Melkote in Karnataka is a treasure trove of architecture (right), lost in time; Easily accessible from the Maharashtrian town of Ganpatipule, the Aare-Ware beach (left) promises deep blue solitude. Photos by: Pritesh Bhosle / Shutterstock (woods), Nila Newsom / Shutterstock (carvings)

Melkote, Karnataka

Sunsets have a mystical quality in monument-riddled Melkote, but they do nothing to accelerate time. If you’ve ever wanted a ticket back to lost kingdoms, glimpses of Hoysala-era architecture in this hilltop town offer a fix. Trust the slowness in the air as you fritter away days that begin with plates of special puliyogare (tamarind rice) and end amid the stunning stucco sculptures of Cheluvanarayana Swamy temple. The dramatic ruins of Raya Gopura and a smattering of stone pavilions and maths accentuate the sense of time-warp. Small- scale dharamshalas and lodges are common in the town easily reached by bus or cab from both Bengaluru and Mysore.

Valiyaparamba, Kerala

Valiyaparamba is a fishing island in Kasaragod district. Separated from mainland by the Tejaswini river, the secluded isle—about 62 kilometres/1.5 hour by road from Kunnur International Airport—houses the Valiyaparamba Backwaters, third-largest in Kerala. Made accessible by a bridge, an alternative way to reach the island is to take a ferry from Kottappuram or Edayilakkad. Once there, hop aboard a traditional kettuvallam (houseboat) to glide through placid waters, swirling in native flora and fauna. To the west of the island, the Valiyaparamba beach is serene. Fish using rustic tools, sample seafood, and soak in the cool breeze of coconut lagoons. 30 kilometres/one hour-drive away, the Bekal Fort affords heart-stopping views of the Arabian Sea. The Tyndis Mangrove Trails, 10 kilometres from the island, offer a plethora of hiking, boating and birdwatching activities. Kerala Tourism recommendations for stays include Kavvayi Beach House and Avisa Island Homestay, among others.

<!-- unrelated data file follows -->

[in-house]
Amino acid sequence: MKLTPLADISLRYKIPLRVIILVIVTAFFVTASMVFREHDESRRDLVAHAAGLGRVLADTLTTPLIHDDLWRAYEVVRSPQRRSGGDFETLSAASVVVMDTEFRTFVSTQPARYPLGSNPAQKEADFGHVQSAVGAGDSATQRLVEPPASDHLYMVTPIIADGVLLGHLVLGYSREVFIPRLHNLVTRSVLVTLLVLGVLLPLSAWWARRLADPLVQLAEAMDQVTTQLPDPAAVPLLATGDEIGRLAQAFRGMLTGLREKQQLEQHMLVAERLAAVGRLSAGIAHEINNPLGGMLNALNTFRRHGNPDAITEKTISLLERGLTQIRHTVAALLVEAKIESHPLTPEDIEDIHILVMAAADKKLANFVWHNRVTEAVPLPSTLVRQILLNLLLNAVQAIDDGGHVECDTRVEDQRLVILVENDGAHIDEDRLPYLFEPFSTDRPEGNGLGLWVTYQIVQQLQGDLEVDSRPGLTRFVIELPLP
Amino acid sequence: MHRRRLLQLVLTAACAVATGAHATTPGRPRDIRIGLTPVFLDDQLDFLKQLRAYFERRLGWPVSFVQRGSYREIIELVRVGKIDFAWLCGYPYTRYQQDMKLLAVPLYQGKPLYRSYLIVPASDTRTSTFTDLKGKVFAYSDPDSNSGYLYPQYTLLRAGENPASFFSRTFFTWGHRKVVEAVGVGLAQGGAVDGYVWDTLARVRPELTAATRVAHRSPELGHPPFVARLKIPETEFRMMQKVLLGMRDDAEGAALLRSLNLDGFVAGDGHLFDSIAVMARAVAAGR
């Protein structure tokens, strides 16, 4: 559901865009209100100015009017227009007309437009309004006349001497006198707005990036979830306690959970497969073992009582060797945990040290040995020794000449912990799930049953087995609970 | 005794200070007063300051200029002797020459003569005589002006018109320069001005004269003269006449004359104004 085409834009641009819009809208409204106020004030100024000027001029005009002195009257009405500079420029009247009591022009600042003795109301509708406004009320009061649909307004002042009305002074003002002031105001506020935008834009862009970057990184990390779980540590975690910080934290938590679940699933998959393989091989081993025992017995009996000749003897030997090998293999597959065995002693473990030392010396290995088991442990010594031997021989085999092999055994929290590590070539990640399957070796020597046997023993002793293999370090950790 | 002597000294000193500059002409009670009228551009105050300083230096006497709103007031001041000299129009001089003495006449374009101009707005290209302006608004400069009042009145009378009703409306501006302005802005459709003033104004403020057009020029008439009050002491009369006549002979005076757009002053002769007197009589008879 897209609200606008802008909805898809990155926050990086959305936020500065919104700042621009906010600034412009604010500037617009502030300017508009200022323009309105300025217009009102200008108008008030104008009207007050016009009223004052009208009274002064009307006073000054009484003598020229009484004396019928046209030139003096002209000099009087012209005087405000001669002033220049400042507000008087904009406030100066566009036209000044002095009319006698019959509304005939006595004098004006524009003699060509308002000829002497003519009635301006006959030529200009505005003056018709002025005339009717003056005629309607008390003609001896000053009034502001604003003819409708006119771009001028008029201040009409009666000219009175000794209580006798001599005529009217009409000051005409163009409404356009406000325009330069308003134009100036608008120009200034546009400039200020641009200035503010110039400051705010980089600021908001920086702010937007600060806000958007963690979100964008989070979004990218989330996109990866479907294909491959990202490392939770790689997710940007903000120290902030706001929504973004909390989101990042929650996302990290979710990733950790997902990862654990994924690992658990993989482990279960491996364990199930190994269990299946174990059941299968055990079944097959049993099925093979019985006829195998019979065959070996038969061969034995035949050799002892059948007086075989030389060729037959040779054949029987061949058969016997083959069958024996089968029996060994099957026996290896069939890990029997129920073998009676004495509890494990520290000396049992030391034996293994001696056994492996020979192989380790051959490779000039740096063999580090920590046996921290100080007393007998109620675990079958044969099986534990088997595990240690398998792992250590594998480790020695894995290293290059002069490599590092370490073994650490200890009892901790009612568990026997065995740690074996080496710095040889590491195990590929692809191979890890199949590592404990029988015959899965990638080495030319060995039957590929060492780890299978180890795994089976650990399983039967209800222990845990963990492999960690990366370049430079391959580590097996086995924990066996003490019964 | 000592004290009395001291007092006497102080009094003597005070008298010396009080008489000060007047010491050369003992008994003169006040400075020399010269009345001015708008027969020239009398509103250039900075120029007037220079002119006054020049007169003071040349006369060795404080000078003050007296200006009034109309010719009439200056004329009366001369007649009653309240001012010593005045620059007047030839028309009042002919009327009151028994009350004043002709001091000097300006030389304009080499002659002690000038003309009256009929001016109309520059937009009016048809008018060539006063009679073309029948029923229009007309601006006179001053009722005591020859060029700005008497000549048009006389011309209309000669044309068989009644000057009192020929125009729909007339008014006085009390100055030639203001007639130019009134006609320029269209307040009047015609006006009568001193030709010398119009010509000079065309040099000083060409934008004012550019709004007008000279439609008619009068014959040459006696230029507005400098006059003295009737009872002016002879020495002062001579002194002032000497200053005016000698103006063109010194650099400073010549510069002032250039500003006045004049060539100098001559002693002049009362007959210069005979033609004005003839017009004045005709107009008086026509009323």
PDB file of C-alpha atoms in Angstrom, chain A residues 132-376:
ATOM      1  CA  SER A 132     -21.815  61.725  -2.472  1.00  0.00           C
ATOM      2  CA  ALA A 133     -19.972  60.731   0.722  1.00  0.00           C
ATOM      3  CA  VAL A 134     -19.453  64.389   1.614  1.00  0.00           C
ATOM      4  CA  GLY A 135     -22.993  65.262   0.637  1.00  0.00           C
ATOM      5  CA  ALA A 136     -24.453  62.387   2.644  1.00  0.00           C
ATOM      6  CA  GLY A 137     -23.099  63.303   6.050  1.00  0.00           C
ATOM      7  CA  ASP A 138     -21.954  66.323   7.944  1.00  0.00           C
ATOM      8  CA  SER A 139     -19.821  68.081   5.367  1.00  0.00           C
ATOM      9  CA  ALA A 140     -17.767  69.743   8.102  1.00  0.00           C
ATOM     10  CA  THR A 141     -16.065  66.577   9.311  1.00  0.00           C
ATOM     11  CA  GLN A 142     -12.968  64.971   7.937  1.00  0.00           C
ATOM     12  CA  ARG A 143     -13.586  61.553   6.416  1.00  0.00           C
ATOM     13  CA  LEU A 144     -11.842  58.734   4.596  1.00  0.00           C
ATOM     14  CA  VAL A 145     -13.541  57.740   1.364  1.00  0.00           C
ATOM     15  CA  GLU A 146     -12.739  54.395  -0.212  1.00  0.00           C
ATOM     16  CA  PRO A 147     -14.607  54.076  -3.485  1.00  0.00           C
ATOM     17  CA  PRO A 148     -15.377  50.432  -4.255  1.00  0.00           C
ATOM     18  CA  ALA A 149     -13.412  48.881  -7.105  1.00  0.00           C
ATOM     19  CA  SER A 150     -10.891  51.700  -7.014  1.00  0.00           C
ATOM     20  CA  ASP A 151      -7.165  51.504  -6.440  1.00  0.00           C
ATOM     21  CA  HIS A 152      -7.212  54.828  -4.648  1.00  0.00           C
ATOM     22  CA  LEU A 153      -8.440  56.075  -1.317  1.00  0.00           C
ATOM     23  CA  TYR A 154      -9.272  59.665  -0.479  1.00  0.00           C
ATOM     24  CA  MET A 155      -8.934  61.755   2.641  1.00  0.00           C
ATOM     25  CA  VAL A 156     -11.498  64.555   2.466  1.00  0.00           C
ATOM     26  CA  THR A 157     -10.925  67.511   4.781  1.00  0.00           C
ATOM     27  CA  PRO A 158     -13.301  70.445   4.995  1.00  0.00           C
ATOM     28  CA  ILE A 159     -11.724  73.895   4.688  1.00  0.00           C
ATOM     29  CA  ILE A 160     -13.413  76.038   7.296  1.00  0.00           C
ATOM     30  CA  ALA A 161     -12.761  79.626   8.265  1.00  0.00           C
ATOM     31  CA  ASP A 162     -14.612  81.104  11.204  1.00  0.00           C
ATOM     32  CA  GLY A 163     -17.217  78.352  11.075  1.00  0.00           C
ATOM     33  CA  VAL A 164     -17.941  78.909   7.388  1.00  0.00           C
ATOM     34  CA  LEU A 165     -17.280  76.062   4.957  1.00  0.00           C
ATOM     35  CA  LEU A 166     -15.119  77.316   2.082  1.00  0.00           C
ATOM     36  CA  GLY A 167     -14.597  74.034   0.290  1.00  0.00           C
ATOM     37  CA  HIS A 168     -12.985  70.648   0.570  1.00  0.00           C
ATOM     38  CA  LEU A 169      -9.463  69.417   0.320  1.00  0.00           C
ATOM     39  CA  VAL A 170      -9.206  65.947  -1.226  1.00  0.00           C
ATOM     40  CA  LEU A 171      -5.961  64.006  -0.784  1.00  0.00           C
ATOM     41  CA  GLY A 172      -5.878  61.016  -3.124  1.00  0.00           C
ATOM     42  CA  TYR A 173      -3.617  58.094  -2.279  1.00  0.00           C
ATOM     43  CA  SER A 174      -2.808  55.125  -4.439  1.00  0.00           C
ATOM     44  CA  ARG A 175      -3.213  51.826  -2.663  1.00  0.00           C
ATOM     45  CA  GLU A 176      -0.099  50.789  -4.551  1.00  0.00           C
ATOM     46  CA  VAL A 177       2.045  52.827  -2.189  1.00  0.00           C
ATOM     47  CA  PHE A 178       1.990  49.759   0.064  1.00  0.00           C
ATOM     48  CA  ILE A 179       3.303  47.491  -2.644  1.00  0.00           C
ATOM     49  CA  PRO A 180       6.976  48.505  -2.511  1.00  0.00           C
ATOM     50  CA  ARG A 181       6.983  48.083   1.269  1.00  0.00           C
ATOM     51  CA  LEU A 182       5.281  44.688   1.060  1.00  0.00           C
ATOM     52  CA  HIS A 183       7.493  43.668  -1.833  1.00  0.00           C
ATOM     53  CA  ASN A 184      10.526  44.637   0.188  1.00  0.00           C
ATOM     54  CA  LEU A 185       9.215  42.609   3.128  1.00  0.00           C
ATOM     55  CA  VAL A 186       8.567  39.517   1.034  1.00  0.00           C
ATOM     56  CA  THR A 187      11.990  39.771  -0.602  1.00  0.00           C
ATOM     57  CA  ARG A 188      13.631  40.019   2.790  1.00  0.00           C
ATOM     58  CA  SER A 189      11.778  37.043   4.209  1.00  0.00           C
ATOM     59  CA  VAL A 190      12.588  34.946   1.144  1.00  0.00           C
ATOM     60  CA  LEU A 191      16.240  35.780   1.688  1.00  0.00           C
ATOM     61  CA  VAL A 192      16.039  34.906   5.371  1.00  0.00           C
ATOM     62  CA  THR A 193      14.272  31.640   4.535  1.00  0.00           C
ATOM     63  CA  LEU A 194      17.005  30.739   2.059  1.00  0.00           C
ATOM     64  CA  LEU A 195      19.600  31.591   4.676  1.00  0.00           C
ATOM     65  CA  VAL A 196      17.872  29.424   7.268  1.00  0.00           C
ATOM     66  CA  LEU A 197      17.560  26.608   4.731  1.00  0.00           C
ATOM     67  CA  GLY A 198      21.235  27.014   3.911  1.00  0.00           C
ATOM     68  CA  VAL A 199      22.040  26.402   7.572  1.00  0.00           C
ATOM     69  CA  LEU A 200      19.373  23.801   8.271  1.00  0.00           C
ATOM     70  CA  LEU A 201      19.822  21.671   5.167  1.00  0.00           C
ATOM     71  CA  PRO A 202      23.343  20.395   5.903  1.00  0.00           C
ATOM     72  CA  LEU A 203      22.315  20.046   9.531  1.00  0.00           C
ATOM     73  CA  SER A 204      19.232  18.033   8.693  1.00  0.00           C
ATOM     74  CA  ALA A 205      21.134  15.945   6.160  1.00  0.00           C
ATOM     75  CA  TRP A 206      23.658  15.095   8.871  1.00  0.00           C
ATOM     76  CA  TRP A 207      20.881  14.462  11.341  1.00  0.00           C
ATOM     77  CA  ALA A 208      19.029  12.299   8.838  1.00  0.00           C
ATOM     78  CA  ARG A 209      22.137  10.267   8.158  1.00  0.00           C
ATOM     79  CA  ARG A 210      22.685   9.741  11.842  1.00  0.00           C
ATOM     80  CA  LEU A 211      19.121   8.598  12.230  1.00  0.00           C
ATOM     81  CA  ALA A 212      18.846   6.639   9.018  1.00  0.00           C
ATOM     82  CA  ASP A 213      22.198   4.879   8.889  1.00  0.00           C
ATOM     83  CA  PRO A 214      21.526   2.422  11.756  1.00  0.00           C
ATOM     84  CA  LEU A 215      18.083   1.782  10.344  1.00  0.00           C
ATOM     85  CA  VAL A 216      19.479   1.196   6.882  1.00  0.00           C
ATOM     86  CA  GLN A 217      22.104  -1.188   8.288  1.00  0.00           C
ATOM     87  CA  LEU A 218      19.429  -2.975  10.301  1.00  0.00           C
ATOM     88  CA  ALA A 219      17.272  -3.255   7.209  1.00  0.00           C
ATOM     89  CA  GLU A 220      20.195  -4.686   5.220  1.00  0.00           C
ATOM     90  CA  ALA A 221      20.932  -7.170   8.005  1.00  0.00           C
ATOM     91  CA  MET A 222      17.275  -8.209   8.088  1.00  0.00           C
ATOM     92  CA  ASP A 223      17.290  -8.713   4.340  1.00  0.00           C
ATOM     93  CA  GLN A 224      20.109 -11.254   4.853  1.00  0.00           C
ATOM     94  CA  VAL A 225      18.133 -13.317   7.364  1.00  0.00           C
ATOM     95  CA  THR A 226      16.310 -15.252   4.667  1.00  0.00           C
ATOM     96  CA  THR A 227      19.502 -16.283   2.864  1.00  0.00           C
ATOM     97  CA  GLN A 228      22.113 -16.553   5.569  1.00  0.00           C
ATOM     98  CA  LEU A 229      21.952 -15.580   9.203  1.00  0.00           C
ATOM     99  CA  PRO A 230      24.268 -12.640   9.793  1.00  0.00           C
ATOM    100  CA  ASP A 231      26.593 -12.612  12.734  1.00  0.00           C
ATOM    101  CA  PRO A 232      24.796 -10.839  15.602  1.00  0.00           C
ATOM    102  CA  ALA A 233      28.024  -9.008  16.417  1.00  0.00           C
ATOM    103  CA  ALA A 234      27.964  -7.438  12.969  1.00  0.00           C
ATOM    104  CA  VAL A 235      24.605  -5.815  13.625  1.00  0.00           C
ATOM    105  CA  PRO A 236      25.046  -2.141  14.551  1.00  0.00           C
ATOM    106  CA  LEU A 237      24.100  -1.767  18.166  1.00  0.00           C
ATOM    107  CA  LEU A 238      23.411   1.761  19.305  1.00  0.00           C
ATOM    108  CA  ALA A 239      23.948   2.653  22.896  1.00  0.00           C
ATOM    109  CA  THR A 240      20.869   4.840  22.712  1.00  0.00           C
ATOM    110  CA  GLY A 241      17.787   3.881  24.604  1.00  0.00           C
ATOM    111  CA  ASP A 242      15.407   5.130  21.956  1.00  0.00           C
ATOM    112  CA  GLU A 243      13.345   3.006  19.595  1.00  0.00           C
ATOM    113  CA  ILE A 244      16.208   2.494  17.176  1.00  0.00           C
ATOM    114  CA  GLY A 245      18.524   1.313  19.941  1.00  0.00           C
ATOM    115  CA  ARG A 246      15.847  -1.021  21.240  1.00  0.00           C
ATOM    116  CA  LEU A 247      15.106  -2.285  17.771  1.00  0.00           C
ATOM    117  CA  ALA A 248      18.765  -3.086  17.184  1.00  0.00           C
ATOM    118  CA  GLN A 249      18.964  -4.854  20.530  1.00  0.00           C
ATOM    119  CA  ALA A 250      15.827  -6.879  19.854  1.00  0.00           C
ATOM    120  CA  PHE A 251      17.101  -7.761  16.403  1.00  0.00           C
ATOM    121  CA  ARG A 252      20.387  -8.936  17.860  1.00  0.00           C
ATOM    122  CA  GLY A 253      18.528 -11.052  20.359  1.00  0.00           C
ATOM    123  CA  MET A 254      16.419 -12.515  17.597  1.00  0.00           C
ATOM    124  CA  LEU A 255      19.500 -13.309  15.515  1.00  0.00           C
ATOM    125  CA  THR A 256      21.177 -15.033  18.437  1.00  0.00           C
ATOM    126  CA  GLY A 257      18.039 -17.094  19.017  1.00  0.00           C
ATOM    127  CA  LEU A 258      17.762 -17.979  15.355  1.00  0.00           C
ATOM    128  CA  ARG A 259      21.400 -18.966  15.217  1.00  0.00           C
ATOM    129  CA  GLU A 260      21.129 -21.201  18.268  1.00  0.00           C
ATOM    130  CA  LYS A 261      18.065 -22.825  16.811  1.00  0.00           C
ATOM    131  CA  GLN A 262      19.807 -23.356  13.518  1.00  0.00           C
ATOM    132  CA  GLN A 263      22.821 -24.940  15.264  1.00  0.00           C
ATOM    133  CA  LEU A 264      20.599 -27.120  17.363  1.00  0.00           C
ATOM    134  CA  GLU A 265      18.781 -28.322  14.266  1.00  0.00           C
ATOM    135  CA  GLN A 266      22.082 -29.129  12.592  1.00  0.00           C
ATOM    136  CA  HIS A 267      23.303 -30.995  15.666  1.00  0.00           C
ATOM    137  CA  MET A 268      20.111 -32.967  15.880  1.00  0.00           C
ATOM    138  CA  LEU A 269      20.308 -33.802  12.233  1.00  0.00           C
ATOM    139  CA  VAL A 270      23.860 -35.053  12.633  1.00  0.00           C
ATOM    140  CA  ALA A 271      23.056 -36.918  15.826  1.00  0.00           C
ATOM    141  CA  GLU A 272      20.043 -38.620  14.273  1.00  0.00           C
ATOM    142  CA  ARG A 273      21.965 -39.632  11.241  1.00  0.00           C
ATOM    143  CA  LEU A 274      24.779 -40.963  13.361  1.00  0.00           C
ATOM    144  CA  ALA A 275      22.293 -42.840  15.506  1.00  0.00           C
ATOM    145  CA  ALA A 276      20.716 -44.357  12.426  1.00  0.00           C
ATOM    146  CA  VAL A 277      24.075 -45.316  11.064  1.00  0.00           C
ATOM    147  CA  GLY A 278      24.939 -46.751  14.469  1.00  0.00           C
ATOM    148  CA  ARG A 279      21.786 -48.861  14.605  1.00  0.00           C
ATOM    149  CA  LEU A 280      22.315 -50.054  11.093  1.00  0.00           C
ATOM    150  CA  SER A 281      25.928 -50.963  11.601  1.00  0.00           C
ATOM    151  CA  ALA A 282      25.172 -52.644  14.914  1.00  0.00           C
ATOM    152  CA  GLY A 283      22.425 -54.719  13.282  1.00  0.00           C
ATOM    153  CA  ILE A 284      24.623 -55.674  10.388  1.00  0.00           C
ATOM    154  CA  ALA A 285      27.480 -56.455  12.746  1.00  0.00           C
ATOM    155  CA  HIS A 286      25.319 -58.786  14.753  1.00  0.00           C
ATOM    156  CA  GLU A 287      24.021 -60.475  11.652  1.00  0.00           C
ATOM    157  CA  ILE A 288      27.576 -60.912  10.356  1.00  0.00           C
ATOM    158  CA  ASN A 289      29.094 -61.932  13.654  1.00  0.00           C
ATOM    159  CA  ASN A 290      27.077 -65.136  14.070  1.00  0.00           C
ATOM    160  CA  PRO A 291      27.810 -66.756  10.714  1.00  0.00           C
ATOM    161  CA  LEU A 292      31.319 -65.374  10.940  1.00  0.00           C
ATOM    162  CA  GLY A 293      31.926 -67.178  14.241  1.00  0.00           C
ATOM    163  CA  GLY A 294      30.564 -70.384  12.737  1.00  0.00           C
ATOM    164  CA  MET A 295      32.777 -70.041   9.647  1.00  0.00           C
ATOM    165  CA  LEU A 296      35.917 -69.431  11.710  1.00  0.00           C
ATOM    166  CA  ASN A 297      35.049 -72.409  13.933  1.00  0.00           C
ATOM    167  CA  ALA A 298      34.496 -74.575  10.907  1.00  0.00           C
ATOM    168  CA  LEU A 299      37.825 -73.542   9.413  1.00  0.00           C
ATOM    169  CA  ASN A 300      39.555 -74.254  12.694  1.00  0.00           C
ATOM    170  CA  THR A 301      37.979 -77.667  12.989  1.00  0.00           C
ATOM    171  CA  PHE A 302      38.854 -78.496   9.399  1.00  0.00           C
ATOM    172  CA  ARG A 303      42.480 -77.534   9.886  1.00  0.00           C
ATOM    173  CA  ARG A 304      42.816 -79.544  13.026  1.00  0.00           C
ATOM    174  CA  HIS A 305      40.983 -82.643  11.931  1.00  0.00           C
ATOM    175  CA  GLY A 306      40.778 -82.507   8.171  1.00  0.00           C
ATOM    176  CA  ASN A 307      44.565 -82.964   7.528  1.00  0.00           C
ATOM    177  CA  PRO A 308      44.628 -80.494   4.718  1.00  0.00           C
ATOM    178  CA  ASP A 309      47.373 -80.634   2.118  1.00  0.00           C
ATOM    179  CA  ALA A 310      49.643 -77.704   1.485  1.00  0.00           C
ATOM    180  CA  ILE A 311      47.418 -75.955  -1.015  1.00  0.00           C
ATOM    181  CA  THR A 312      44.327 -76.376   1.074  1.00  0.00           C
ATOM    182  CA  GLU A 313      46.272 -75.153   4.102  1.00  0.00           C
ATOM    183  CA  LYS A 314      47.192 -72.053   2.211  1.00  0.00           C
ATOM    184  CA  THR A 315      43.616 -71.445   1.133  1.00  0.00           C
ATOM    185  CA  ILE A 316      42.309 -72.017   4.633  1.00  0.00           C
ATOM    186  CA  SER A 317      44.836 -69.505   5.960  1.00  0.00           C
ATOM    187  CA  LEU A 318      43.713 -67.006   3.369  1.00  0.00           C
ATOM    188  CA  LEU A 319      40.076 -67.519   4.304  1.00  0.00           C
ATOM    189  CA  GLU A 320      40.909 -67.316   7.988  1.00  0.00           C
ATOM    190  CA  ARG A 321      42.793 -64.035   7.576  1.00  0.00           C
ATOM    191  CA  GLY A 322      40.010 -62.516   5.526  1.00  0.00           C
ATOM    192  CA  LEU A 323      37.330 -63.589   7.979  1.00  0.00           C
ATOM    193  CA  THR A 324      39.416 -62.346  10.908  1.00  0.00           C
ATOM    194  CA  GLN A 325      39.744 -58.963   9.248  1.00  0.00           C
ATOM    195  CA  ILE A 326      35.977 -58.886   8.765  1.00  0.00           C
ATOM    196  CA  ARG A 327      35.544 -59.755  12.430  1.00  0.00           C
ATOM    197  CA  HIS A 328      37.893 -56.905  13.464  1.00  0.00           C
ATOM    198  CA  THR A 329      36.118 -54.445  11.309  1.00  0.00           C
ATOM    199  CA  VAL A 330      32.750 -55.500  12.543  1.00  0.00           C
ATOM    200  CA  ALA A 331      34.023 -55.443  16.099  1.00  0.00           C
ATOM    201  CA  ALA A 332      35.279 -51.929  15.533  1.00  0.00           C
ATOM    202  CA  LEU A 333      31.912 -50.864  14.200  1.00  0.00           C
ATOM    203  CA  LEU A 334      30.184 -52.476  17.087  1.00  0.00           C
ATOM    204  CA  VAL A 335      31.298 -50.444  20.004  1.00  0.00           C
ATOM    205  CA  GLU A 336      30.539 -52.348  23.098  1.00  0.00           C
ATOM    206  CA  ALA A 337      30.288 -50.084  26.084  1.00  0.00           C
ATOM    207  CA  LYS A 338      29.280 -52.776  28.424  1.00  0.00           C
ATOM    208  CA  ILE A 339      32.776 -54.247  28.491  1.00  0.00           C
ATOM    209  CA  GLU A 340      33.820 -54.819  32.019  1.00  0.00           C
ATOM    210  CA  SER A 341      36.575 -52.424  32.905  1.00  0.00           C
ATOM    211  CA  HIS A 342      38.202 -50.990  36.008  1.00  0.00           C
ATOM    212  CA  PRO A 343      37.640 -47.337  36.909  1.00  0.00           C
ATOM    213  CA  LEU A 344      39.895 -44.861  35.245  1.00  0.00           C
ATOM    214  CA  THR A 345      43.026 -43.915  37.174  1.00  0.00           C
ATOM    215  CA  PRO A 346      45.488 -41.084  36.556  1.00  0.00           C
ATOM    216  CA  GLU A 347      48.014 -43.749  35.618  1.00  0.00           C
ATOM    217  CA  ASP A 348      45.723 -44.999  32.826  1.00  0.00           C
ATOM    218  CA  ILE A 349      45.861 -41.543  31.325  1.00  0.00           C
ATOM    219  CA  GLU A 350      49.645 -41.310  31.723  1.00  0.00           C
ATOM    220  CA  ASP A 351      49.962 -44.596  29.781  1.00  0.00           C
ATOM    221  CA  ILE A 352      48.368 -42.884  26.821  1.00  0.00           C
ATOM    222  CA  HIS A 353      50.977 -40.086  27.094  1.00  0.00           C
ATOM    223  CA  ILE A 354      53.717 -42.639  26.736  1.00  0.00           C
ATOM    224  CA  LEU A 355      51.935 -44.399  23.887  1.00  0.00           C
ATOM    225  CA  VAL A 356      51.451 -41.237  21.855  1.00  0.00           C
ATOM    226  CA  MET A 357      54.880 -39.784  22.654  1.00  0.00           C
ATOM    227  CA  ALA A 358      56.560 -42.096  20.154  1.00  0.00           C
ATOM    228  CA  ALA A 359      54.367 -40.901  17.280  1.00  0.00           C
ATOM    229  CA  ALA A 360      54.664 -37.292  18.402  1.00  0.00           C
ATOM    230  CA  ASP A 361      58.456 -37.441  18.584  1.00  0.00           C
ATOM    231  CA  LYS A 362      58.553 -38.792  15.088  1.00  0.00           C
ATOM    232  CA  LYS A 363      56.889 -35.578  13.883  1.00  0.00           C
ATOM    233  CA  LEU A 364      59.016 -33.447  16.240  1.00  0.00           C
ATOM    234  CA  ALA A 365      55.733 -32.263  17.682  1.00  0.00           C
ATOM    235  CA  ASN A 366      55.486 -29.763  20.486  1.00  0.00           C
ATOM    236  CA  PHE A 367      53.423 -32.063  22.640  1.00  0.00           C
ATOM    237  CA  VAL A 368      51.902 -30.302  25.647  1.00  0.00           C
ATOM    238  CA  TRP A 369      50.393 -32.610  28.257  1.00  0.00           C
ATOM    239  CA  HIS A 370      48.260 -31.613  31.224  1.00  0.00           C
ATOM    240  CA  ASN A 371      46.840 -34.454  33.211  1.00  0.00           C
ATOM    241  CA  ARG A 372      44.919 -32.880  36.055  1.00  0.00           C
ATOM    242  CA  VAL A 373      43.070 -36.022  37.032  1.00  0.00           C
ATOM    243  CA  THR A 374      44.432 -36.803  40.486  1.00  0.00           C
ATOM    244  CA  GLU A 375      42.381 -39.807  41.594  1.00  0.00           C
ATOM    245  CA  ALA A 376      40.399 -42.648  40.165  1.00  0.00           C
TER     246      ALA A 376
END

The article features inputs from Sambit Dattachaudhuri. 

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News Alert | Uttarakhand and Himachal Pradesh Reopen to Tourists

News Alert | Uttarakhand and Himachal Pradesh Reopen to Tourists